This month, Moyer and McMullen will go on a photo exhibition tour in China organized by Greene's foundation, and the exhibition will travel to a number of Chinese cities, according to Greene.

Moyer's sons and grandchildren, and McMullen's wife, son and daughter-in-law will accompany them.

"It is very encouraging to me and the board members that President Xi said he hoped for passing the Flying Tigers' spirit on to the next generation," said Greene.

"It's the shared American and Chinese legacy of the Flying Tigers, and our job in the United States is showing the Americans how important that relationship remains after 80 years to the Chinese people," he said.

Jiang Jiang, vice-president of the Chinese People's Association for Friendship with Foreign Countries, said earlier this year: "More than 80 years ago, the U.S. Flying Tigers fought side by side with the Chinese people against Japan's fascist aggression, making a great example of China-U.S. cooperation.

"The Chinese people have always remembered the Flying Tigers'actions of justice as they defended humanity's peace with their blood and lives, and the nation cherishes the friendship forged through standing the test of fire in the war."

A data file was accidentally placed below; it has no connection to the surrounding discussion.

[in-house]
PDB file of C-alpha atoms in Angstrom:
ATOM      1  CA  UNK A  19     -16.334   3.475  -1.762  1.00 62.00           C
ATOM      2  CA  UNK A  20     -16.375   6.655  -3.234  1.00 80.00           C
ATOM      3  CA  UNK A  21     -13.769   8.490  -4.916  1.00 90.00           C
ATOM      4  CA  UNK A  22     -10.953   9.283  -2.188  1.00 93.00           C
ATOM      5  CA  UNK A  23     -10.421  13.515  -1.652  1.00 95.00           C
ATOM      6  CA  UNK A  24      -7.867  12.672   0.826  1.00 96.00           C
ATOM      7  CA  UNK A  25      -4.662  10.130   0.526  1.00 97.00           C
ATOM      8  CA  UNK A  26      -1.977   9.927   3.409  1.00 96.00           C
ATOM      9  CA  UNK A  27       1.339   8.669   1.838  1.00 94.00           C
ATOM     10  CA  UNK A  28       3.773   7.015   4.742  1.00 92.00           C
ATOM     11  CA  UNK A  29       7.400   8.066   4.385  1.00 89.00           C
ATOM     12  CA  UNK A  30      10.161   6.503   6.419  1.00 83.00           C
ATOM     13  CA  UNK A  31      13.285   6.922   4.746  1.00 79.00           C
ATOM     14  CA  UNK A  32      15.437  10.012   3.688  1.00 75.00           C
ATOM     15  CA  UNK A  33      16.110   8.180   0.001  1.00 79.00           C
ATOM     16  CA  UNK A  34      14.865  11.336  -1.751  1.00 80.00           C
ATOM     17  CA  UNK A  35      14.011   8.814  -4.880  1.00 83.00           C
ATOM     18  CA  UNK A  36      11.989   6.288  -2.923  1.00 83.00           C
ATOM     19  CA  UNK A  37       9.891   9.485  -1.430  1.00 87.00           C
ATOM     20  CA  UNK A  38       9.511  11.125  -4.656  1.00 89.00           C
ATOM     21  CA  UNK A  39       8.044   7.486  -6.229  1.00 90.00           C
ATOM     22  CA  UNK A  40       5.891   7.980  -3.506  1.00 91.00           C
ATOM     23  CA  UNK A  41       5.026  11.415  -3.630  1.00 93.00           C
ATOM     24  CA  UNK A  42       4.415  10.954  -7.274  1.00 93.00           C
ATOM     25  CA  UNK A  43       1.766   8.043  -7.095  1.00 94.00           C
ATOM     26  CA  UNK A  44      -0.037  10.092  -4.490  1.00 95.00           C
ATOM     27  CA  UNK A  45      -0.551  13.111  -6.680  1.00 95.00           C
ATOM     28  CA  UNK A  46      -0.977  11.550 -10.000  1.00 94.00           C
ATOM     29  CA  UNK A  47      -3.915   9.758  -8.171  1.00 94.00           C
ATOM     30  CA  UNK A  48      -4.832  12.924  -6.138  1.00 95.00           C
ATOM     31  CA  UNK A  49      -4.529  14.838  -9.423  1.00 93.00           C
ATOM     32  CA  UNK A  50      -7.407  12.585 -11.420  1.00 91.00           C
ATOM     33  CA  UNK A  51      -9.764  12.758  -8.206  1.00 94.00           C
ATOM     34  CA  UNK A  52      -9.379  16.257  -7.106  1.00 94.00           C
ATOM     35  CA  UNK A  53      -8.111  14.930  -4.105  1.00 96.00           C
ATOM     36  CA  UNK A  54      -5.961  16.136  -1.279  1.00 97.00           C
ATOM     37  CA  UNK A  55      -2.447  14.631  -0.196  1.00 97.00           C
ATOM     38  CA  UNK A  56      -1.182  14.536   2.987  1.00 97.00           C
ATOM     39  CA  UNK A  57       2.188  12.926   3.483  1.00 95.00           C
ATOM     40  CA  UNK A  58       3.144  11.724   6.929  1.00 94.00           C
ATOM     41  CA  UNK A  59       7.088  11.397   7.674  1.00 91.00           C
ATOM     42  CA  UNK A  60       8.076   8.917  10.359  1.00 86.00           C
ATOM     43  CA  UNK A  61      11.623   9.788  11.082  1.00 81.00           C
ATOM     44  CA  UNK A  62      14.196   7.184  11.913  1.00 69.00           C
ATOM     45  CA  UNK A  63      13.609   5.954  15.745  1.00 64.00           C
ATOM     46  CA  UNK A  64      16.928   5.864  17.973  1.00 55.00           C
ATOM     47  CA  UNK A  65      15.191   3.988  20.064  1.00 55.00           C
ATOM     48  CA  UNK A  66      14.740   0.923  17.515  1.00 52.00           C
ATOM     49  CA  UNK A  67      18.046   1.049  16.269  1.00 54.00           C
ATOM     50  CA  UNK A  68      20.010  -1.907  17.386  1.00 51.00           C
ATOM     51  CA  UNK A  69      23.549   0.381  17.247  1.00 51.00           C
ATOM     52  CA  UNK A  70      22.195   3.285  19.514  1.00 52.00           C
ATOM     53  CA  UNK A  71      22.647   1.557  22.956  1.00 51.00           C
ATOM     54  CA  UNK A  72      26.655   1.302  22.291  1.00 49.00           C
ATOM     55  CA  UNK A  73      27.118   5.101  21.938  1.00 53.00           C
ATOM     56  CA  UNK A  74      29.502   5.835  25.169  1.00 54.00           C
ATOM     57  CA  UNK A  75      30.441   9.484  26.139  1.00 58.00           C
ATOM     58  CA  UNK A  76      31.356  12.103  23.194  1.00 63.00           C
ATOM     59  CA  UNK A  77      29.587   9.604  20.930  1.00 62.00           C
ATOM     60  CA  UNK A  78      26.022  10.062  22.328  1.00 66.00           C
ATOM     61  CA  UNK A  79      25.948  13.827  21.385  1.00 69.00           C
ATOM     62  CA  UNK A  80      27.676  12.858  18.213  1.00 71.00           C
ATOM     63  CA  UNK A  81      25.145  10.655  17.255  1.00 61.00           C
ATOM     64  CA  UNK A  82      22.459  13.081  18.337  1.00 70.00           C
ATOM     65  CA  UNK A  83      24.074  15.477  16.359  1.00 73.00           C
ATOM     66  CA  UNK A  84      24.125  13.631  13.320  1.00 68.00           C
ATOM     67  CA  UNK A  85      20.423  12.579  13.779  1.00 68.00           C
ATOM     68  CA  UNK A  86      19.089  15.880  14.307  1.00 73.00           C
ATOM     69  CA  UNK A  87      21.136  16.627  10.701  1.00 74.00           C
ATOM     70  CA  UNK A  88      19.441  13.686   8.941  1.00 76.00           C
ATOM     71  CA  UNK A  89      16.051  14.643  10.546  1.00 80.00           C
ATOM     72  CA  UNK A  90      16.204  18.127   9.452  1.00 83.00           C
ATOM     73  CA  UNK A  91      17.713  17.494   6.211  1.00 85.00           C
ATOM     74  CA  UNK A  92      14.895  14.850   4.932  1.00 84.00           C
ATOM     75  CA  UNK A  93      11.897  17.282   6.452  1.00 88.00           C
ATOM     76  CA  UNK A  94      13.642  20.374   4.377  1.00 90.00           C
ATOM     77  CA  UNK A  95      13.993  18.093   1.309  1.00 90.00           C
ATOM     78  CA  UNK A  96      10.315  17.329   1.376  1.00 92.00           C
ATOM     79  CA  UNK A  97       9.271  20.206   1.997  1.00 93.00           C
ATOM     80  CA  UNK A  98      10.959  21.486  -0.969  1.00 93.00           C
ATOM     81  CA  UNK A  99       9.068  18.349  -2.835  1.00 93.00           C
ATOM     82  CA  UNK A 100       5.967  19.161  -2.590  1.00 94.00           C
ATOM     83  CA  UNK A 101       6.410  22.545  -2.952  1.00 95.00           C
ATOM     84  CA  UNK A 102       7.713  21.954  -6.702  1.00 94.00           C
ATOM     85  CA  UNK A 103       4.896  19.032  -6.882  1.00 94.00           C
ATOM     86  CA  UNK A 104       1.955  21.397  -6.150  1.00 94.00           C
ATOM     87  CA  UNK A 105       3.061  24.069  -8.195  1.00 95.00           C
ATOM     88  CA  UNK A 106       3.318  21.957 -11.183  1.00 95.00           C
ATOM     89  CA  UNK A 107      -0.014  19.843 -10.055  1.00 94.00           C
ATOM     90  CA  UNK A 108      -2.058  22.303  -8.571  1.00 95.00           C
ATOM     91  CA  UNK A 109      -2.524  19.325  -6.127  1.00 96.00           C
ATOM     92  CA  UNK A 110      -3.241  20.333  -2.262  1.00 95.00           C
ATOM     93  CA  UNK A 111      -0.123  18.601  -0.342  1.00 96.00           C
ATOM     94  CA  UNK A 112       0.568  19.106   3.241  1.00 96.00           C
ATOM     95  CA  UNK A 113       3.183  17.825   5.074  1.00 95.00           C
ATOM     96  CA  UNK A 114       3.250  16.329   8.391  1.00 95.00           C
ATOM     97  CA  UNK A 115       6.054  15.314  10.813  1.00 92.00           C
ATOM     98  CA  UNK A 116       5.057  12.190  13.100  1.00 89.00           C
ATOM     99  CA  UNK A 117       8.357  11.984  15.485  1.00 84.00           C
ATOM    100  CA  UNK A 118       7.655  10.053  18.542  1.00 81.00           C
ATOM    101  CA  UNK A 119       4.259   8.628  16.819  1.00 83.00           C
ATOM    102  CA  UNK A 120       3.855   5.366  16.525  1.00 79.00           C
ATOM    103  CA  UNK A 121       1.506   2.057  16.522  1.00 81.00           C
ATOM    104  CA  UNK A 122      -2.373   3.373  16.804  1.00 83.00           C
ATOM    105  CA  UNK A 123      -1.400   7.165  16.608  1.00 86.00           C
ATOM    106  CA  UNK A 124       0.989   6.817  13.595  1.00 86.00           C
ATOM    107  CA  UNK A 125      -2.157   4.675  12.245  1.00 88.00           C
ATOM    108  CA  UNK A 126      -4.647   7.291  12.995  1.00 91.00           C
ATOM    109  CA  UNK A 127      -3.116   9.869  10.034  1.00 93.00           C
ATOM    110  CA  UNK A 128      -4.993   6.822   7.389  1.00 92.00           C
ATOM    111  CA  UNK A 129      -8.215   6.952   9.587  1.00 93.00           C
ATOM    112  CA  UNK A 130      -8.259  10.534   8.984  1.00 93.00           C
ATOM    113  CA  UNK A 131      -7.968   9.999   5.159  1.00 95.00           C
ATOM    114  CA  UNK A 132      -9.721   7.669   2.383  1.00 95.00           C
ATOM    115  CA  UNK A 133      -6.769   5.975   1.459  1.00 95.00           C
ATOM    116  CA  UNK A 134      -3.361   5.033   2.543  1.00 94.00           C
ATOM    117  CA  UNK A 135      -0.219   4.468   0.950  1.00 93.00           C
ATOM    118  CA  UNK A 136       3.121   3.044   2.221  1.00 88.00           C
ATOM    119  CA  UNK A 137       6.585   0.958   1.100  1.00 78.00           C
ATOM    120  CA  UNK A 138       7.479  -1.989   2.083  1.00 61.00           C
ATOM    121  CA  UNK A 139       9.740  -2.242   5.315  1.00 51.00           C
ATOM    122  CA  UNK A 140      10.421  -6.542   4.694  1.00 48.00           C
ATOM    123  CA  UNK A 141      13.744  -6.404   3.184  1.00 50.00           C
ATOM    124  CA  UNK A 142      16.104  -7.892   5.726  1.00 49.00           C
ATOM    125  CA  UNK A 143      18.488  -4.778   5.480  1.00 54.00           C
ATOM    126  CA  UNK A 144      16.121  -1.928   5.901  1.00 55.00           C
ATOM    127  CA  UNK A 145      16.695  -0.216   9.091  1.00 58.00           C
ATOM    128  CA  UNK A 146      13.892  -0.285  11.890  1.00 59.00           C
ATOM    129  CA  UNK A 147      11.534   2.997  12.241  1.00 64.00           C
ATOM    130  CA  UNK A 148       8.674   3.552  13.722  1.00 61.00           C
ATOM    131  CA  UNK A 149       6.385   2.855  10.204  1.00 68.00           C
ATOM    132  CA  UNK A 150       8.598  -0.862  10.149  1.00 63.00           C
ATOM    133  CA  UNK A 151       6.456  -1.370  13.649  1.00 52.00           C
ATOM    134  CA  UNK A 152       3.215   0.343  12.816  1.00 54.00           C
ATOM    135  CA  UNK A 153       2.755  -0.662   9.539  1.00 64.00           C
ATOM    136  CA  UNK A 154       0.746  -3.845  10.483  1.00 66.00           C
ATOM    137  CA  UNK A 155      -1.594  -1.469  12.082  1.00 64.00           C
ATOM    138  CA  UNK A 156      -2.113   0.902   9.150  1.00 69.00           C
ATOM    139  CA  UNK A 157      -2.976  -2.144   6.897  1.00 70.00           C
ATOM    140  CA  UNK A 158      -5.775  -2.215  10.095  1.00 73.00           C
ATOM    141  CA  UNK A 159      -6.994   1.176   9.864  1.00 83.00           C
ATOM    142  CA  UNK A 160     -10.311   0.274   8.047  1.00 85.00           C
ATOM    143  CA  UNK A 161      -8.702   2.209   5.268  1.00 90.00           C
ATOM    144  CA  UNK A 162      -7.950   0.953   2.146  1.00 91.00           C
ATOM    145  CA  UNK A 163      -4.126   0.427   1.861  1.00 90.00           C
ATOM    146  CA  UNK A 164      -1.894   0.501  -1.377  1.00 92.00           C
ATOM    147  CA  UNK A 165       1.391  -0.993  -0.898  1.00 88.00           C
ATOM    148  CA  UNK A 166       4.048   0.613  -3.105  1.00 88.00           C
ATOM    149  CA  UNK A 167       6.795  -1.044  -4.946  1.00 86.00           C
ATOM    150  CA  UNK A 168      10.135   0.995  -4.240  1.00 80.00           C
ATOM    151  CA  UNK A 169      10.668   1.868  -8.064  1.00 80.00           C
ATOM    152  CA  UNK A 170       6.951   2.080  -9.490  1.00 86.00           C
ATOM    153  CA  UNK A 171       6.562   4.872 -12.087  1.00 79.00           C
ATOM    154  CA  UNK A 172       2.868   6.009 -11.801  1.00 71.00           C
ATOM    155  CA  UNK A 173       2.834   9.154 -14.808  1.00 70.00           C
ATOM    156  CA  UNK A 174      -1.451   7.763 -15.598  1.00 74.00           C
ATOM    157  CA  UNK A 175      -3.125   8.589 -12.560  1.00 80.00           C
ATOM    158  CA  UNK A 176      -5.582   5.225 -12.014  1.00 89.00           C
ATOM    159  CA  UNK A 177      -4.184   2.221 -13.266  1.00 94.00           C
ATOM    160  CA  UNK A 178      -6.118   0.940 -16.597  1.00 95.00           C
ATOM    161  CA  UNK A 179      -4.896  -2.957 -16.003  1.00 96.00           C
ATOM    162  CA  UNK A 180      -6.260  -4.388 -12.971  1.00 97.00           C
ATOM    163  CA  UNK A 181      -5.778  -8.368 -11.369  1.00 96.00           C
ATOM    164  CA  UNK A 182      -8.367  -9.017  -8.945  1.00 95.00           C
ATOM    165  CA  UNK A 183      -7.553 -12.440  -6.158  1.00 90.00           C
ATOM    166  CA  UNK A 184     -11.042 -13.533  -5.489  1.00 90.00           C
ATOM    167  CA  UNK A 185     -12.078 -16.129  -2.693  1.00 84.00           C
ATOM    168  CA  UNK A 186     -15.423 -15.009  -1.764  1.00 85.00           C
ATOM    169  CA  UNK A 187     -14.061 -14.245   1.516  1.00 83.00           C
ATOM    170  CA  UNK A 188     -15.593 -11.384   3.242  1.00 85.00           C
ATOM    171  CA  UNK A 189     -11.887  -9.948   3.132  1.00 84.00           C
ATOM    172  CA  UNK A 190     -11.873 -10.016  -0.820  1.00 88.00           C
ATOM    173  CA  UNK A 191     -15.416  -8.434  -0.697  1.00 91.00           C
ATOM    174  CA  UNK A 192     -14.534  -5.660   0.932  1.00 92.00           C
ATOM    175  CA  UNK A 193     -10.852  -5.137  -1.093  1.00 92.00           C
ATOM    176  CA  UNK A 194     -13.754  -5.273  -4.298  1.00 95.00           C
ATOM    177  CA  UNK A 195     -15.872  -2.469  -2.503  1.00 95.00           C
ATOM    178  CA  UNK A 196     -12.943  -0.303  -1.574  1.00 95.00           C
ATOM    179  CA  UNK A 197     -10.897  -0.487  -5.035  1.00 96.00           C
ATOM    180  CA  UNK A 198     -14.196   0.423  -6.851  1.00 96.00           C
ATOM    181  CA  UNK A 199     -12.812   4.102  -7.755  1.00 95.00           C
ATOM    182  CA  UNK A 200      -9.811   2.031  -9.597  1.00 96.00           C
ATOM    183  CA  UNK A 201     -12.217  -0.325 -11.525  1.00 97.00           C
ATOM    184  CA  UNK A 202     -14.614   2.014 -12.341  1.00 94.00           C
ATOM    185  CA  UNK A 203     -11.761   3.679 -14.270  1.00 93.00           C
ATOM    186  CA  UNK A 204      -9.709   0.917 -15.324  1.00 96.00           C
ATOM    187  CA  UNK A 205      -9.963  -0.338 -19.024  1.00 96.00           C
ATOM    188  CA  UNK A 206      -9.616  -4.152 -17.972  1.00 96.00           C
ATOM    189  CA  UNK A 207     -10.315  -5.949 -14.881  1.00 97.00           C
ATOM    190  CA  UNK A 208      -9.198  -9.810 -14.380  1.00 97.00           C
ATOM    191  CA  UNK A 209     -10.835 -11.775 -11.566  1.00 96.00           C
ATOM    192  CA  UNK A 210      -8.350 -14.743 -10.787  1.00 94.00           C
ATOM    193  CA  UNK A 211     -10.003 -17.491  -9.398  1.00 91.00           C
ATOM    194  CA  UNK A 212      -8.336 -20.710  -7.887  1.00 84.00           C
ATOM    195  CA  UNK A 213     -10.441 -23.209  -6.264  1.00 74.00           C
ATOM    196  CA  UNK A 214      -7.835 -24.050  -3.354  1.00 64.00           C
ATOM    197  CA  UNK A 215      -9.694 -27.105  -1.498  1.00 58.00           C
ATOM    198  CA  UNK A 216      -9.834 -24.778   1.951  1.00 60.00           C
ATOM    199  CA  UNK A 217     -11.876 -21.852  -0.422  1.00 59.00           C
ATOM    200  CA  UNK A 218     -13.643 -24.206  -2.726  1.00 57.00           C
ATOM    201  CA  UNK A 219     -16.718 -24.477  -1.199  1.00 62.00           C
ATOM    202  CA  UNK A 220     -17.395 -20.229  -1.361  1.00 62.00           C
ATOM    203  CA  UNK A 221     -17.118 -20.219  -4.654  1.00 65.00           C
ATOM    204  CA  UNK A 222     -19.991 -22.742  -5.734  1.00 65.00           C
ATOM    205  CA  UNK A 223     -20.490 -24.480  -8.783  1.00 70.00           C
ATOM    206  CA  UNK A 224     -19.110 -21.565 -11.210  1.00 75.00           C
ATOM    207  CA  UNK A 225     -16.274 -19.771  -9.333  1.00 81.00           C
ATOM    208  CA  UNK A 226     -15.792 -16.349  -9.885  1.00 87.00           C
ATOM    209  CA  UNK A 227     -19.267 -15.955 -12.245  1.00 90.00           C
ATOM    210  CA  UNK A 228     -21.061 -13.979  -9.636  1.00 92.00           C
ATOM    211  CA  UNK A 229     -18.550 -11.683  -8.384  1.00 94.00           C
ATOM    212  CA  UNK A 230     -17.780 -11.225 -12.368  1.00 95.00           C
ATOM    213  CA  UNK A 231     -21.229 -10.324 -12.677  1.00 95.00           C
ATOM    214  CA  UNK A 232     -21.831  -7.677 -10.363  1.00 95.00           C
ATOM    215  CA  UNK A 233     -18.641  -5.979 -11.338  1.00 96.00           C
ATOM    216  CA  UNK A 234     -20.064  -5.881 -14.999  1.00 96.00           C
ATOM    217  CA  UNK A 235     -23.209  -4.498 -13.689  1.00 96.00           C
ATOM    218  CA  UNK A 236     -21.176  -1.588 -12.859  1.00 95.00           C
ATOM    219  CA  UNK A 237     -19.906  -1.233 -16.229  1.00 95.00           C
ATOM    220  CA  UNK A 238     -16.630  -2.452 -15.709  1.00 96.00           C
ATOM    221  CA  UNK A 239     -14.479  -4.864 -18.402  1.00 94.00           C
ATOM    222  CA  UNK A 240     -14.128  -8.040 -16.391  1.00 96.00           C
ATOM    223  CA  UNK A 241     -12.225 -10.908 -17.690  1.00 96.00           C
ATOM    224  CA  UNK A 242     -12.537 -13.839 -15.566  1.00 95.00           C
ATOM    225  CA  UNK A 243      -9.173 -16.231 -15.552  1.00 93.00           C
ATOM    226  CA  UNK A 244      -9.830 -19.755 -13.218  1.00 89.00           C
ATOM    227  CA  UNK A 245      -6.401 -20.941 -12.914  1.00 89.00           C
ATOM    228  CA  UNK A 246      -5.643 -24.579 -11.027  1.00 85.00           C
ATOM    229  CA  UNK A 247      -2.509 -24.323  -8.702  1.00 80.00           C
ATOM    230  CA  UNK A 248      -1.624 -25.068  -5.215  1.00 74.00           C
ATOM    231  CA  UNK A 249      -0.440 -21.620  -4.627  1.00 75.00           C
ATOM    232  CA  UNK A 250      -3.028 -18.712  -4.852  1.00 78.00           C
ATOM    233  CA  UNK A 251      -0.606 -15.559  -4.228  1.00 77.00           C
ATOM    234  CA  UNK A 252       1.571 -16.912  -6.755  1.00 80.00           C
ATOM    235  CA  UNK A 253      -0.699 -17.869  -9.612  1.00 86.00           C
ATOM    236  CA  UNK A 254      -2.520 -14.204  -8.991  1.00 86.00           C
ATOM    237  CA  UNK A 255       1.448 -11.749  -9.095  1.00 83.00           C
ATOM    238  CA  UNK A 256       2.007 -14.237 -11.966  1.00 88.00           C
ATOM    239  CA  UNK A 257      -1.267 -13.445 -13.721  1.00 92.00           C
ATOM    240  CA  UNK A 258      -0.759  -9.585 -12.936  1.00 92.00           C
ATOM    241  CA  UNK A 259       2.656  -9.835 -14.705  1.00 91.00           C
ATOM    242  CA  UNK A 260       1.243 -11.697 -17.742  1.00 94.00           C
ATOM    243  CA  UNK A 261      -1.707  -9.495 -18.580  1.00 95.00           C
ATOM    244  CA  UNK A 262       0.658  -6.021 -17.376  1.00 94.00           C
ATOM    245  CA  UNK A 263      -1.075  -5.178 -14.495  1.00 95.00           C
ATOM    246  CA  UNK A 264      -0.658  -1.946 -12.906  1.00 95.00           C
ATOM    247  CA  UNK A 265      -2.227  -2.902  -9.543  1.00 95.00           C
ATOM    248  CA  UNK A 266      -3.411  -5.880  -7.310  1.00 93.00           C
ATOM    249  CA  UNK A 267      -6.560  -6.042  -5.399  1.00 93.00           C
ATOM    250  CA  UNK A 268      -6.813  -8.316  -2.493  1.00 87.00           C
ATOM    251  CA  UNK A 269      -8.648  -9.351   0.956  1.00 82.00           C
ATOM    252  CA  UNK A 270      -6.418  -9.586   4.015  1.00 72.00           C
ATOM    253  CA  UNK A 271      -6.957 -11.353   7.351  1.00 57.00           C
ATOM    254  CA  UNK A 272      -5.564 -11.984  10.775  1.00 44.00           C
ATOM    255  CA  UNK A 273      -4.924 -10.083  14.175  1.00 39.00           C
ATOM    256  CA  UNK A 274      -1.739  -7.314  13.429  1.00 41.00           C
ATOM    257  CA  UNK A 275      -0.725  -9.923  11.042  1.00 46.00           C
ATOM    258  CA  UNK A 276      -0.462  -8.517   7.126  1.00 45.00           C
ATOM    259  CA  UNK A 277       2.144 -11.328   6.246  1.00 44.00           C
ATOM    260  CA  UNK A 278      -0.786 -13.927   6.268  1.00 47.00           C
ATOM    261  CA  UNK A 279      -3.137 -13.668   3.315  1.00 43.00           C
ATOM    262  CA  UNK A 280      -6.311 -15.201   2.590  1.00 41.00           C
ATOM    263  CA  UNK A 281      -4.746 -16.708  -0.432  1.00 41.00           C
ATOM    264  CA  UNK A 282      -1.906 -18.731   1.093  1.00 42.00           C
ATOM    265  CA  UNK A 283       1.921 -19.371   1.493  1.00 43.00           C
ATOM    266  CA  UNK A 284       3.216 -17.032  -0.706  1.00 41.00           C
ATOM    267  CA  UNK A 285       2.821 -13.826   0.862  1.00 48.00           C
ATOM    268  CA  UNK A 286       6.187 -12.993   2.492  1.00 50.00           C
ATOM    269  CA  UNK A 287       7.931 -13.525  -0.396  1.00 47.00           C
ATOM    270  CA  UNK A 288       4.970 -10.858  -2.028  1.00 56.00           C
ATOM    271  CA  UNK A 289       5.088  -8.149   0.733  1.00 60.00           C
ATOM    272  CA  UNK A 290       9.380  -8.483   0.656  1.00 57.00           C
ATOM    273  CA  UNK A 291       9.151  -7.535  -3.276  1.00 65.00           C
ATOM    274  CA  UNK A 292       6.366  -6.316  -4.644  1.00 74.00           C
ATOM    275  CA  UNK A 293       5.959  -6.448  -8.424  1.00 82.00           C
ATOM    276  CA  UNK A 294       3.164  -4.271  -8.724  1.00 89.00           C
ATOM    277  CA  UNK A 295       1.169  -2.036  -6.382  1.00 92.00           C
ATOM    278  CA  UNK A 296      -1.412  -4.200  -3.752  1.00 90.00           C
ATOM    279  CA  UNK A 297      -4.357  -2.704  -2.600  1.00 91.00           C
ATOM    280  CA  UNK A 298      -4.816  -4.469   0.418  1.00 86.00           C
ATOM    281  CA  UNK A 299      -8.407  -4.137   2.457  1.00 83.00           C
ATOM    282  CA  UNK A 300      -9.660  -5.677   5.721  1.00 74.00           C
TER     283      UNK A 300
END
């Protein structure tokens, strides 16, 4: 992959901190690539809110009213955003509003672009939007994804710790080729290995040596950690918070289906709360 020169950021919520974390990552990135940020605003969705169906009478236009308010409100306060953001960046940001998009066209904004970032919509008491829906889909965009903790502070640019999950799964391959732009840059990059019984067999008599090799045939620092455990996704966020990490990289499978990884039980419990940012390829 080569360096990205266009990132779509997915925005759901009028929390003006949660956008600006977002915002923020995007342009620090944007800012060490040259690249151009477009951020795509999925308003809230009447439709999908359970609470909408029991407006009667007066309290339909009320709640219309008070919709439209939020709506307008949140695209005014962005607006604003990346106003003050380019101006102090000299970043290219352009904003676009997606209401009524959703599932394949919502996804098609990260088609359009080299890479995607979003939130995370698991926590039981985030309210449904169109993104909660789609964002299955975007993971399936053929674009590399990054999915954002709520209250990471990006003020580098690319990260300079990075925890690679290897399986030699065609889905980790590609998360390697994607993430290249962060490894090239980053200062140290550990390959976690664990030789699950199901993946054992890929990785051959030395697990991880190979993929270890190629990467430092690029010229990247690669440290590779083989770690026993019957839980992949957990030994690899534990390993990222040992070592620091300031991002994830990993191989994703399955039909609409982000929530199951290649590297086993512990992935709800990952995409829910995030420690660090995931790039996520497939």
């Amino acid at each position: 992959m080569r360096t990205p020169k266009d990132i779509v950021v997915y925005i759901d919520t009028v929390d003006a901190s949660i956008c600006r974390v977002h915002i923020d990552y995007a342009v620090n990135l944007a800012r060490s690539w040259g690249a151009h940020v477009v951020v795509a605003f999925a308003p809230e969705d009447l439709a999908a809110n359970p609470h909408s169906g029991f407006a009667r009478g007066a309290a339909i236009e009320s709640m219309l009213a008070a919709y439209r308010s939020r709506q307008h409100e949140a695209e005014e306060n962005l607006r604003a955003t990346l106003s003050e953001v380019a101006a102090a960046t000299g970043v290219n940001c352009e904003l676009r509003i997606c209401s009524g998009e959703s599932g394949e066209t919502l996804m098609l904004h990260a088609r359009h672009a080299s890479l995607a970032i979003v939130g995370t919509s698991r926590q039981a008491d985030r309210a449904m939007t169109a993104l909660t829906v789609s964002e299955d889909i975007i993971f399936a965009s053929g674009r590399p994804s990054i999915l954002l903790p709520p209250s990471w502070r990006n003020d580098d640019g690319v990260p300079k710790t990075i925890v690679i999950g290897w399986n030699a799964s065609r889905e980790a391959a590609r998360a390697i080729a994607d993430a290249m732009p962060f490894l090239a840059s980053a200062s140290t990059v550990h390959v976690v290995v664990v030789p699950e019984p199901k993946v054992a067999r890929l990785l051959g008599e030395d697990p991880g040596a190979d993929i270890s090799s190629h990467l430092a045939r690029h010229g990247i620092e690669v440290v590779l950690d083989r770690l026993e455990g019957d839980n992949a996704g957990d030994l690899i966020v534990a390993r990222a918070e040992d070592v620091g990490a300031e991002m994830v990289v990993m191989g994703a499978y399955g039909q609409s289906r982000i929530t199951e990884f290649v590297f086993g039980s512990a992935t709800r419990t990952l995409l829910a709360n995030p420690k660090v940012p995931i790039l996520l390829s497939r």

Since it was established in 1998, Greene's foundation has been committed to rekindling the spirit of cooperation and educating young people about the Flying Tigers.

The foundation has organized nearly 500 Flying Tigers veterans and hundreds of their family members to visit 26 Chinese cities in 13 provinces.

"We have a remarkable photographic collection of China during World War II, simply because when the board members — 500 plus — joined the foundation, they gifted us their photographs from that time," he said.

In 2021, to commemorate the 80th anniversary of the Flying Tigers, photo exhibitions were held at the Hornet Museum in Oakland, California, the USS Midway museum in San Diego, California, and the Smithsonian National Air and Space Museum in Washington, DC.

The exhibition to be held in China this month is scheduled for a larger tour of the U.S. next April, according to Greene.